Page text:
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June 27, 2013
Article Authored by Brattle Consultants on Alternatives to Original Cost Rate Regulation Published in Public Utilities Fortnightly

Brattle principals A. Lawrence Kolbe, Phil Hanser, and Bin Zhou have authored an article that explores alternatives to traditional original cost regulation that will mitigate rate shocks to the utility industry. The article, “Reducing Rate Shocks,” has been published in the June 2013 issue of Public Utilities Fortnightly.

Over the next several years, electric, gas, and water utilities will need to invest heavily in environmental, efficiency, or asset replacement measures that will increase overall costs, yet leave demand unchanged or even reduced. Under the traditional original cost (OC) ratemaking, these investments will result in rate shocks that will lead to problems for utilities, customers, as well as regulators. OC rates, either directly or via fair-value rate base procedures that replicate the original cost outcome, are not well suited for competitive industries, since competitive prices are based on current values, not historical book values.

The authors propose that alternatives to traditional OC ratemaking for major capital investments should be considered, which will mitigate rate shocks while keeping utility investors whole. These alternatives, trended original costs (TOC), level nominal rates, and level real rates, have gradually gained wide acceptance for FERC-regulated natural gas pipelines and electric transmission. These alternatives have also been employed successfully by independent power producers, renewable energy producers, as well as utility planners.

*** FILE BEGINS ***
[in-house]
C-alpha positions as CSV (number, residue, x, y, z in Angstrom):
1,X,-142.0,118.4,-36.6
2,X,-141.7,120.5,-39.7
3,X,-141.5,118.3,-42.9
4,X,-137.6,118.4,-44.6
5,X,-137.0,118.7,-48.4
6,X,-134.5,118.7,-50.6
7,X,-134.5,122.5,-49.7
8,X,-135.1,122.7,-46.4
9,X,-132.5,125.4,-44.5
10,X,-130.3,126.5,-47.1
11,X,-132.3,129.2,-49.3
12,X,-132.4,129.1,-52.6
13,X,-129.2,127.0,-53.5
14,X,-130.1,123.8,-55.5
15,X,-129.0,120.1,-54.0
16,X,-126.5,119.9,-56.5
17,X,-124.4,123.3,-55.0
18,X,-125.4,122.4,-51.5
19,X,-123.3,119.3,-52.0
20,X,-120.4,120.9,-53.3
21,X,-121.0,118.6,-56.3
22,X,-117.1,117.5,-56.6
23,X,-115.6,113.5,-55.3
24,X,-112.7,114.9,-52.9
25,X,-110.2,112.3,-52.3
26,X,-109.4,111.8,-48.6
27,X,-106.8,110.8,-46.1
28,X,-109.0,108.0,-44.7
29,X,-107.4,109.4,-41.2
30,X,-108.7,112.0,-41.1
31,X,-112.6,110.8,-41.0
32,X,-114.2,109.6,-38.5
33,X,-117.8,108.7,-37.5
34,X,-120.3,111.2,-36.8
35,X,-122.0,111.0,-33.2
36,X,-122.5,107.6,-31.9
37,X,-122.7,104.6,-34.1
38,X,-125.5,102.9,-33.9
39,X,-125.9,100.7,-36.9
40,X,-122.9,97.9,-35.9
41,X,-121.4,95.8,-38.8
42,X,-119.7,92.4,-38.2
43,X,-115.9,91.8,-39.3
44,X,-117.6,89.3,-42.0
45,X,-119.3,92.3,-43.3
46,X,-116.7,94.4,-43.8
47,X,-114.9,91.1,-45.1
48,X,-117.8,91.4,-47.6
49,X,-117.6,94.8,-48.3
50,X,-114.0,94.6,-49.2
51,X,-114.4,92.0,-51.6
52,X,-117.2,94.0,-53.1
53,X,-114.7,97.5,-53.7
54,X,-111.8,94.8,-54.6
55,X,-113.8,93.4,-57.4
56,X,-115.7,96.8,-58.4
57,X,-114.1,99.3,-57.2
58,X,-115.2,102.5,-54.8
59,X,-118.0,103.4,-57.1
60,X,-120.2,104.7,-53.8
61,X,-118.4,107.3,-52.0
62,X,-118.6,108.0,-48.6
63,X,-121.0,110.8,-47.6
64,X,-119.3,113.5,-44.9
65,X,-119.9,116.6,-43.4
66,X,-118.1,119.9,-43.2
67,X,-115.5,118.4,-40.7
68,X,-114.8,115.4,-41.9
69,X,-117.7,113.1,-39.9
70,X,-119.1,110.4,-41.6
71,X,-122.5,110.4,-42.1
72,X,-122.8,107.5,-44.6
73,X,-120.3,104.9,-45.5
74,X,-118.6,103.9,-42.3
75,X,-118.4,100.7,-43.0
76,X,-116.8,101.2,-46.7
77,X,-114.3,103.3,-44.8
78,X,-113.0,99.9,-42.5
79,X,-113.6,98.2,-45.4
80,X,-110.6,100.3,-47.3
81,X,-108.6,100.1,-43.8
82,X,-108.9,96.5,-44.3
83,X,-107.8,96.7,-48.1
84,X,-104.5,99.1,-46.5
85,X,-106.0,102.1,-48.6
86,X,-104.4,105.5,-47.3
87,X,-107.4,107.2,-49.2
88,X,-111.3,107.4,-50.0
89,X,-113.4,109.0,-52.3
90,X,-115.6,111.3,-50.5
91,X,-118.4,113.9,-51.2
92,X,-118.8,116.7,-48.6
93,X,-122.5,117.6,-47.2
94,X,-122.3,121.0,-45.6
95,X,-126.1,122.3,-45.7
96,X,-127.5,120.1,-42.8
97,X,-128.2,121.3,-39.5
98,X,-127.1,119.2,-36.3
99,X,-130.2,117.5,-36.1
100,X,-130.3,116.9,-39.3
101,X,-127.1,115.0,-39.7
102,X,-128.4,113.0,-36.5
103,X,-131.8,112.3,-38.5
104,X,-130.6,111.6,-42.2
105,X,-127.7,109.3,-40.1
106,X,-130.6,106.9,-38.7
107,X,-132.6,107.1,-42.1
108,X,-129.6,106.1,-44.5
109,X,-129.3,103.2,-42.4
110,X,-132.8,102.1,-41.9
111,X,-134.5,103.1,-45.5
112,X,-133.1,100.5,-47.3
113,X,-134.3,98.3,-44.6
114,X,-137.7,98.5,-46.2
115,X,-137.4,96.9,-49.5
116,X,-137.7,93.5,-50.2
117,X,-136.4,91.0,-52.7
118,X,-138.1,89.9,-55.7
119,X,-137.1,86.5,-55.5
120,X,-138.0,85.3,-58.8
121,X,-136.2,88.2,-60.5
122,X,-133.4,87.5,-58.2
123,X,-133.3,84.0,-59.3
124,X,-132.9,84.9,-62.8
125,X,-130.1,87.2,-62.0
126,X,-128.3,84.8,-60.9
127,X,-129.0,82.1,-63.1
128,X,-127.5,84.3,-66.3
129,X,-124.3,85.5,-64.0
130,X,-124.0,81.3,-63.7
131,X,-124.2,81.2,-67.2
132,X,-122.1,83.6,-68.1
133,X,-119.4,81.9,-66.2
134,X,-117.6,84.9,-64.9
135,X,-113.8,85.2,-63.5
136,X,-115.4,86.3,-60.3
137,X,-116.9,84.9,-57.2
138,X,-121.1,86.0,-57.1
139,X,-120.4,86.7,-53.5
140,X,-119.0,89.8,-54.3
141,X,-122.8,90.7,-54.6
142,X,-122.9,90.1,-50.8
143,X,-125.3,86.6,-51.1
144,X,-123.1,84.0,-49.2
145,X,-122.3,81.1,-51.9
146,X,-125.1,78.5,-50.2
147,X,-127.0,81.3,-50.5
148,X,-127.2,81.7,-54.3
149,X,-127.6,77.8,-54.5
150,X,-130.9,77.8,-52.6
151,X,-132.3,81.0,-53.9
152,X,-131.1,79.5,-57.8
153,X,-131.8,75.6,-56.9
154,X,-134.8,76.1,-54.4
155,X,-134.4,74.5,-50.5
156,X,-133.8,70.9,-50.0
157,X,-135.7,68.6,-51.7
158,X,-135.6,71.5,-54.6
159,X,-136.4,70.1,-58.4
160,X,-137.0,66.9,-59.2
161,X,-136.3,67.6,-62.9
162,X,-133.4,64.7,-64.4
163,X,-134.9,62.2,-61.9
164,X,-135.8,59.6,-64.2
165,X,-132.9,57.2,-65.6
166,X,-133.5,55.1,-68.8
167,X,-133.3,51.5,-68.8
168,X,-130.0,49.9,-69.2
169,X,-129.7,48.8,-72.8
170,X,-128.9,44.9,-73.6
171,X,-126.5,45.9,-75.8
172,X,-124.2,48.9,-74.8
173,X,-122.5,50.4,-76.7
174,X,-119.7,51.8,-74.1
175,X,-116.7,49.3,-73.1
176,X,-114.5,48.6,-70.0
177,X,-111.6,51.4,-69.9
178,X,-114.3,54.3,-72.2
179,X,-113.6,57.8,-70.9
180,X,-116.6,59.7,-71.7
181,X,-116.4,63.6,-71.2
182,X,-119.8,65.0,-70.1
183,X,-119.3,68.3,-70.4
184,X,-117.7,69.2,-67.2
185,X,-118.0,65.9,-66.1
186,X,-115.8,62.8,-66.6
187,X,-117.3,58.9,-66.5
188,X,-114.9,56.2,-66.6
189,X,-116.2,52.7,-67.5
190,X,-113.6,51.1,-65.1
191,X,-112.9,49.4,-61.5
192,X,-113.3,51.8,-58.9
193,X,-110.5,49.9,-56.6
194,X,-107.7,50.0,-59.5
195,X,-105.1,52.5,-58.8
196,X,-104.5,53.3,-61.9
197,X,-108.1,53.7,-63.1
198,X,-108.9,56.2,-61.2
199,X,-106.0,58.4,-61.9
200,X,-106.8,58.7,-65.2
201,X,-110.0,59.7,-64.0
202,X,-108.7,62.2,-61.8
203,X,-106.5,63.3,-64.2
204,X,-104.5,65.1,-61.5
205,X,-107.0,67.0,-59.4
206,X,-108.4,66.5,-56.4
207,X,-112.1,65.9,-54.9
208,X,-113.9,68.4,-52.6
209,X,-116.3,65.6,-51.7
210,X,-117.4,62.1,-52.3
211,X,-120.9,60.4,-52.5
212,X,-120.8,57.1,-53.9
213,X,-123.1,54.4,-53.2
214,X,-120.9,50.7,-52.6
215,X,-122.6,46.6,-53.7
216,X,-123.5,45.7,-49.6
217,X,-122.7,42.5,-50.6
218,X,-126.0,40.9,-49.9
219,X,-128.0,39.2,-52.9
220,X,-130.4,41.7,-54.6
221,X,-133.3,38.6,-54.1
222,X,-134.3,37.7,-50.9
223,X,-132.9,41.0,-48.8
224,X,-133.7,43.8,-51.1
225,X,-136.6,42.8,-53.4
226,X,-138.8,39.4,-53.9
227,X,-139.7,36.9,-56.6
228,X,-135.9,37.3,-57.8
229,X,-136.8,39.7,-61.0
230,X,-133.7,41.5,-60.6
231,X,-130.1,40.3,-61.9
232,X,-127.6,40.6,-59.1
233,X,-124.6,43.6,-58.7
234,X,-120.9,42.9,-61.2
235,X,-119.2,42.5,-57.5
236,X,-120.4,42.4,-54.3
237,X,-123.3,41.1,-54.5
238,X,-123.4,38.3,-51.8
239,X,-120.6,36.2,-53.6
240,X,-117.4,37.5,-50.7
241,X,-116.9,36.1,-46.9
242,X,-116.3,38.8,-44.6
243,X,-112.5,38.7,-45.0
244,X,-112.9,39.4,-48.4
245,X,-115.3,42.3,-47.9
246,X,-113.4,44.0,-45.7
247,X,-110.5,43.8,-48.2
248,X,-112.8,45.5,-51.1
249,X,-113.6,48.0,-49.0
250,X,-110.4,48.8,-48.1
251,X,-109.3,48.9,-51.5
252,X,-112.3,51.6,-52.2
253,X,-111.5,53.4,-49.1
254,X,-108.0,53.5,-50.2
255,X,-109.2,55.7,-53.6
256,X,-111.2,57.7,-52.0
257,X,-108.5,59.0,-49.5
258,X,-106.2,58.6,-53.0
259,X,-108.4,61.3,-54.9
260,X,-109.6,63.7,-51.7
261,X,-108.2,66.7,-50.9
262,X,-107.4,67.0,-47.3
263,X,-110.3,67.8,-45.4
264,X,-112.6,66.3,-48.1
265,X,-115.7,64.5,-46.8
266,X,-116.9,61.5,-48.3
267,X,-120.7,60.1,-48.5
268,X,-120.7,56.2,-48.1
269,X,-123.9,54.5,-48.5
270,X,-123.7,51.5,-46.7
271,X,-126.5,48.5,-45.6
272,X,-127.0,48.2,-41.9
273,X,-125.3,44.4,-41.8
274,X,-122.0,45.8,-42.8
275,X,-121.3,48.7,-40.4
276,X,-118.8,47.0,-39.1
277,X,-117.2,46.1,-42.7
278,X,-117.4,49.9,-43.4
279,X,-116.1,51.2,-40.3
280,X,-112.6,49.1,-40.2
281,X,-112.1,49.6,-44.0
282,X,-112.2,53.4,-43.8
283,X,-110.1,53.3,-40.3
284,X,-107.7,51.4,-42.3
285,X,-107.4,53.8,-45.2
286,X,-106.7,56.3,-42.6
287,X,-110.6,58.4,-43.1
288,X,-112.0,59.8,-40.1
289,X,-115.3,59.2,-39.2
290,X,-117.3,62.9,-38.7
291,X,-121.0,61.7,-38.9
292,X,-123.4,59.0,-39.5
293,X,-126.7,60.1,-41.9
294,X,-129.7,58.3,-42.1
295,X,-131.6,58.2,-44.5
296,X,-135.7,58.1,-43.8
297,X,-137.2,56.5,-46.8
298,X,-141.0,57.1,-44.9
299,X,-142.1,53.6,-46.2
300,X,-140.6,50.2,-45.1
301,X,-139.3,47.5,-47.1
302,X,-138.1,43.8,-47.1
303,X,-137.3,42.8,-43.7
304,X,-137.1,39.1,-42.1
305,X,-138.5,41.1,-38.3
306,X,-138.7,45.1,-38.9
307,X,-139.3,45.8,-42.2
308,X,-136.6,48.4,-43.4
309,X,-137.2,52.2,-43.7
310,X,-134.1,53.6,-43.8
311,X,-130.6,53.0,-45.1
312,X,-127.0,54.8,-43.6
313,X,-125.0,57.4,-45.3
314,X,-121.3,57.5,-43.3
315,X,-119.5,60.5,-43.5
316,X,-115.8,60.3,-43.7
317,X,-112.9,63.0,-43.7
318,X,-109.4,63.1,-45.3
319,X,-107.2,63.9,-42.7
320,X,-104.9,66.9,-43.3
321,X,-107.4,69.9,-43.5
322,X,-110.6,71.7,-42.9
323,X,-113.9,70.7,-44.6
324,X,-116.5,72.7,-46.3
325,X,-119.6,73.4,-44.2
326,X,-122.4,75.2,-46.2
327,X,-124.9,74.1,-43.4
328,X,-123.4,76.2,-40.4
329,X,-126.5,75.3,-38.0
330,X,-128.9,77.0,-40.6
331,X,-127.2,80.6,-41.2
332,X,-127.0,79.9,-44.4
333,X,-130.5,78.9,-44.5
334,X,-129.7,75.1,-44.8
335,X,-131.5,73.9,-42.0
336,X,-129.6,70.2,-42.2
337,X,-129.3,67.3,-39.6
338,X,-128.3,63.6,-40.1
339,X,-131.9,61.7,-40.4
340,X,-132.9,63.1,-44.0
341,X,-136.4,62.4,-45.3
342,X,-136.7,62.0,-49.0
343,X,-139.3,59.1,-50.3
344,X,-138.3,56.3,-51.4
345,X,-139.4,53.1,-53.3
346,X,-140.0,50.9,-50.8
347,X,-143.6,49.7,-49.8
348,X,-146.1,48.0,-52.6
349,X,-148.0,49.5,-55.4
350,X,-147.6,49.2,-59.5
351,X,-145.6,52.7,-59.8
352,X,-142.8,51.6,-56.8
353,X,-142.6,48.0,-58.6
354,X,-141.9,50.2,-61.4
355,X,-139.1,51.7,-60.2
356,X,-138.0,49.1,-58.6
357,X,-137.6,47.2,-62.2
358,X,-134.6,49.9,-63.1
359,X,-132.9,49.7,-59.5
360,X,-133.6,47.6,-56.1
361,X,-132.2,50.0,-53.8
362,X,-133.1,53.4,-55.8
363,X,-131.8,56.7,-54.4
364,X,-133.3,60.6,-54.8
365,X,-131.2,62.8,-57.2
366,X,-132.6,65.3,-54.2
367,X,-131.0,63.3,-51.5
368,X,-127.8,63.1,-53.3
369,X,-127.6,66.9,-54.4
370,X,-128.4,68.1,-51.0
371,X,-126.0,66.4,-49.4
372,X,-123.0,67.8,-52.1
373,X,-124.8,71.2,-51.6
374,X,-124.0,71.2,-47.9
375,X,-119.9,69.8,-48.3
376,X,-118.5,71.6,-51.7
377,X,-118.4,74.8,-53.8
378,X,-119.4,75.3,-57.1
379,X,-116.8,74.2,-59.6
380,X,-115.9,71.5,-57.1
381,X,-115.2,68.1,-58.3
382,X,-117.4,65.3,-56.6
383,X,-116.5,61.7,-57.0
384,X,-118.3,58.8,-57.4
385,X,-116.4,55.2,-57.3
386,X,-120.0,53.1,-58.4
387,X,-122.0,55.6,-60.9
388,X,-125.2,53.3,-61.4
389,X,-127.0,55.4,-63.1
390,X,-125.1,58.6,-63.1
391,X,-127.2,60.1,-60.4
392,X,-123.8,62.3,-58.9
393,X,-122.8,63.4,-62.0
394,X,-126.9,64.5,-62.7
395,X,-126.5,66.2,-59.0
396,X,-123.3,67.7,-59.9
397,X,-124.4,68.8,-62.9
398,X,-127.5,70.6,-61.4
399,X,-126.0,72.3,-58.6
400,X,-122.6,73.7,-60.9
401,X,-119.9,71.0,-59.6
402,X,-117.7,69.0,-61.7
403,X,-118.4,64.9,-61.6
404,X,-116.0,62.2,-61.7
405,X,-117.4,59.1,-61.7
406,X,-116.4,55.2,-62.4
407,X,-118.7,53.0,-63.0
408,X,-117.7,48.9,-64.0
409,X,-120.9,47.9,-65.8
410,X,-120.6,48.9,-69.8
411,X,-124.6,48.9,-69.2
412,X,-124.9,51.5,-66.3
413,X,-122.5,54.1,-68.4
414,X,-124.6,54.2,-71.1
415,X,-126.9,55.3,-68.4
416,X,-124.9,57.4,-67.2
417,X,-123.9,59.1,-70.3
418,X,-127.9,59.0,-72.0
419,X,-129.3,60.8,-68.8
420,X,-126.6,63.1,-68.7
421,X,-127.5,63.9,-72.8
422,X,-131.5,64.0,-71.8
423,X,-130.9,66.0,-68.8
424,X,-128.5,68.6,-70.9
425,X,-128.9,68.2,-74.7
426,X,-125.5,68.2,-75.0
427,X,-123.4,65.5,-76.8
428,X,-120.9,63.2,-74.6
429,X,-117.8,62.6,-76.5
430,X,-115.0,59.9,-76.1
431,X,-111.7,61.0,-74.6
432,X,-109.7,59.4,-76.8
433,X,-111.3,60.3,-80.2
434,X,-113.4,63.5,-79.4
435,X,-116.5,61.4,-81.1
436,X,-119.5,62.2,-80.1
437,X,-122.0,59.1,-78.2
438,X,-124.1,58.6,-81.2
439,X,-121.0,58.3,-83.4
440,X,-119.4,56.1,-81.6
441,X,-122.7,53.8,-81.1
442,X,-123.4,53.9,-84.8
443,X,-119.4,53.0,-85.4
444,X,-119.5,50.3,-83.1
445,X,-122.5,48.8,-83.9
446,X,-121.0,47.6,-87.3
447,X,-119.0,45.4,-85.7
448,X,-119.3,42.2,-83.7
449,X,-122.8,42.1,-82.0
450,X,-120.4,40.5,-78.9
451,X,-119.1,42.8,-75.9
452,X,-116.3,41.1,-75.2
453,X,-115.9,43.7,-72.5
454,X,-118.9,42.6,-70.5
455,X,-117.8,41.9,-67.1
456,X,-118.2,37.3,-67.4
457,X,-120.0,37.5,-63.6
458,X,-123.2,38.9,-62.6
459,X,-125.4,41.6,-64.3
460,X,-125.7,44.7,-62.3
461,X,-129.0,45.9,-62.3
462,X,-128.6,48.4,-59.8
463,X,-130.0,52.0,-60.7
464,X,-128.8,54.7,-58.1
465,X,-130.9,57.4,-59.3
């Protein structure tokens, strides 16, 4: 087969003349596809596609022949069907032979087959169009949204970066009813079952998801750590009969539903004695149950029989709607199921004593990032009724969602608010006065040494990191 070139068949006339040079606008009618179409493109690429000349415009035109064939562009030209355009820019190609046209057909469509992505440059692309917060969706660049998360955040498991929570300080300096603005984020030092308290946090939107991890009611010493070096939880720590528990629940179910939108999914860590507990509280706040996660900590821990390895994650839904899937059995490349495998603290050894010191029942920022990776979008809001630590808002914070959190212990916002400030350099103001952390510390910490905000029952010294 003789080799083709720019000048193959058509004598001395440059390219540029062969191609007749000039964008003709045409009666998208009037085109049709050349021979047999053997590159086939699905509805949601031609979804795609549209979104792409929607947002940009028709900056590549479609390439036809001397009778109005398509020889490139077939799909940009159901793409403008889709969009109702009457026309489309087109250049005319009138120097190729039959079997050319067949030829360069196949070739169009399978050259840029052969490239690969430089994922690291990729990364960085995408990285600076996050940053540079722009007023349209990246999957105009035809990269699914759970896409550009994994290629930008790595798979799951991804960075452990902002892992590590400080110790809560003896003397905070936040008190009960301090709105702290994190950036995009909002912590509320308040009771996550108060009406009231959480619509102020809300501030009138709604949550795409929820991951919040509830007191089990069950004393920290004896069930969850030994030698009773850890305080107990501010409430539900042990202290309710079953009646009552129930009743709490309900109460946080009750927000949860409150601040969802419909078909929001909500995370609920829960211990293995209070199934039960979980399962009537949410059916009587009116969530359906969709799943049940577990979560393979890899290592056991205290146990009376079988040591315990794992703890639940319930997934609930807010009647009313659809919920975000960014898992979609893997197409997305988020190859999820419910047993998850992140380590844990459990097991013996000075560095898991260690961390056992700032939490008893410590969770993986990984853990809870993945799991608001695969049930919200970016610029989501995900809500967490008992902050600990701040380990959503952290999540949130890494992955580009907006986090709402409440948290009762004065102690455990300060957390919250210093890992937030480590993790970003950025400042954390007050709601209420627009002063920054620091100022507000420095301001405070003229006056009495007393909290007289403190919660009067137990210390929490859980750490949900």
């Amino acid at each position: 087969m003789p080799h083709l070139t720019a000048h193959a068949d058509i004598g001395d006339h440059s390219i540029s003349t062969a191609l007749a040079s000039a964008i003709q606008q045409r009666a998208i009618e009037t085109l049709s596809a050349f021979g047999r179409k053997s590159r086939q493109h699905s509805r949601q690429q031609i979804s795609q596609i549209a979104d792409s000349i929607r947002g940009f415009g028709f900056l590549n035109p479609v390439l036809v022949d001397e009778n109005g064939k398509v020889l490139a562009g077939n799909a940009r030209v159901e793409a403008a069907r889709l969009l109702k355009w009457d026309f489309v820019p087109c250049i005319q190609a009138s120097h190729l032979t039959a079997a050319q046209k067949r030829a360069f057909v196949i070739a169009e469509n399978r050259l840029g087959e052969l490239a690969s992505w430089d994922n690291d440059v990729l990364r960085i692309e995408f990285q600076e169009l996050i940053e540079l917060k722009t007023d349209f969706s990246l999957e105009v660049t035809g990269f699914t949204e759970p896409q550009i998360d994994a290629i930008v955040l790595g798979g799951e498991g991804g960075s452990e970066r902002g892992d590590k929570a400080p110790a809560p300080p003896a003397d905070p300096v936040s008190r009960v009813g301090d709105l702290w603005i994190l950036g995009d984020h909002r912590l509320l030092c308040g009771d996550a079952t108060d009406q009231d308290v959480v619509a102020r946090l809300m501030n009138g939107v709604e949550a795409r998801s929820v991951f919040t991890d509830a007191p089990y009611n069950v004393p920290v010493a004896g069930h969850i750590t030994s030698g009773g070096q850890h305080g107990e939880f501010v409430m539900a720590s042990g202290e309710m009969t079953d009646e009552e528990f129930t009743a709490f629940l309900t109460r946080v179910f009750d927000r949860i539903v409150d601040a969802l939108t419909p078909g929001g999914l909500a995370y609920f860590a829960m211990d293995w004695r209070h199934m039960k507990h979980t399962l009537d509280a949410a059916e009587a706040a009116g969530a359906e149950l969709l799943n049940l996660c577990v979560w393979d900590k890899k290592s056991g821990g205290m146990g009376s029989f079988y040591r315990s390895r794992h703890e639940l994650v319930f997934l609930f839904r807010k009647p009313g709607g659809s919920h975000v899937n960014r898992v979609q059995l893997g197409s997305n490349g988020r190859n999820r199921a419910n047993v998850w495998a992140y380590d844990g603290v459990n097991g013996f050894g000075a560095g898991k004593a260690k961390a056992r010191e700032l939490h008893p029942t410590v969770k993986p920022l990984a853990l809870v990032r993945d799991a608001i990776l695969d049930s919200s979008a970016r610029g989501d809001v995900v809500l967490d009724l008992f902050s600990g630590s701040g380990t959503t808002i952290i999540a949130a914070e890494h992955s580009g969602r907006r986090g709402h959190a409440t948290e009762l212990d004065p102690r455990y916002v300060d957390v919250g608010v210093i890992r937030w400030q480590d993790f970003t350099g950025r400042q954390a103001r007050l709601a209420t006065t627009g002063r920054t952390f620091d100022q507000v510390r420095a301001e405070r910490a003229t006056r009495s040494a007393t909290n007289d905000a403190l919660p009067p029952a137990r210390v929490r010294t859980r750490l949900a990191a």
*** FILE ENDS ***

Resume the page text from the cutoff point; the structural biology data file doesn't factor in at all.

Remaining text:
According to the authors, by adopting an alternative ratemaking approach now, utilities can gain confidence to take advantage of current low interest rates, which could spur construction and bolster economic growth. The authors note, however, that as with all changes in ratemaking approach, it is important to minimize risks due to the transition itself. These risks can be lessened though legislation, project financing, or other mechanisms to reassure investors, therefore minimizing transition costs for customers.